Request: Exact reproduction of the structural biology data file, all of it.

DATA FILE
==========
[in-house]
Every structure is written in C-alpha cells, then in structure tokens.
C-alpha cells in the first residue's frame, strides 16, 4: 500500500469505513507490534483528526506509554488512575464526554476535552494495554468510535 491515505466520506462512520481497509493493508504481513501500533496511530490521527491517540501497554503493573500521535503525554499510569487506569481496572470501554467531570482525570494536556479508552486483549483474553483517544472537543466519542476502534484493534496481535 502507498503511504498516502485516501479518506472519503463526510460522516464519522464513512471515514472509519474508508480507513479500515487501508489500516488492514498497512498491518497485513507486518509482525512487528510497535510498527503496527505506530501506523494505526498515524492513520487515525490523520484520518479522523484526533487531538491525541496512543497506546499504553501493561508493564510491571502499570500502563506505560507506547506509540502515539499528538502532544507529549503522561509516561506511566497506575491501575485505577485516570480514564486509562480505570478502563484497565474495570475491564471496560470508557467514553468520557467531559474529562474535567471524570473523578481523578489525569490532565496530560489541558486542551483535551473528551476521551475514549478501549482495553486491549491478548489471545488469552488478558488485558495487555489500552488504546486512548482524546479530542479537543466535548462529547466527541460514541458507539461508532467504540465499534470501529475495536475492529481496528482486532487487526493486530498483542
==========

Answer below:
[in-house]
Every structure is written in C-alpha cells, then in structure tokens.
C-alpha cells in the first residue's frame, strides 16, 4: 500500500469505513507490534483528526506509554488512575464526554476535552494495554468510535 491515505466520506462512520481497509493493508504481513501500533496511530490521527491517540501497554503493573500521535503525554499510569487506569481496572470501554467531570482525570494536556479508552486483549483474553483517544472537543466519542476502534484493534496481535 502507498503511504498516502485516501479518506472519503463526510460522516464519522464513512471515514472509519474508508480507513479500515487501508489500516488492514498497512498491518497485513507486518509482525512487528510497535510498527503496527505506530501506523494505526498515524492513520487515525490523520484520518479522523484526533487531538491525541496512543497506546499504553501493561508493564510491571502499570500502563506505560507506547506509540502515539499528538502532544507529549503522561509516561506511566497506575491501575485505577485516570480514564486509562480505570478502563484497565474495570475491564471496560470508557467514553468520557467531559474529562474535567471524570473523578481523578489525569490532565496530560489541558486542551483535551473528551476521551475514549478501549482495553486491549491478548489471545488469552488478558488485558495487555489500552488504546486512548482524546479530542479537543466535548462529547466527541460514541458507539461508532467504540465499534470501529475495536475492529481496528482486532487487526493486530498483542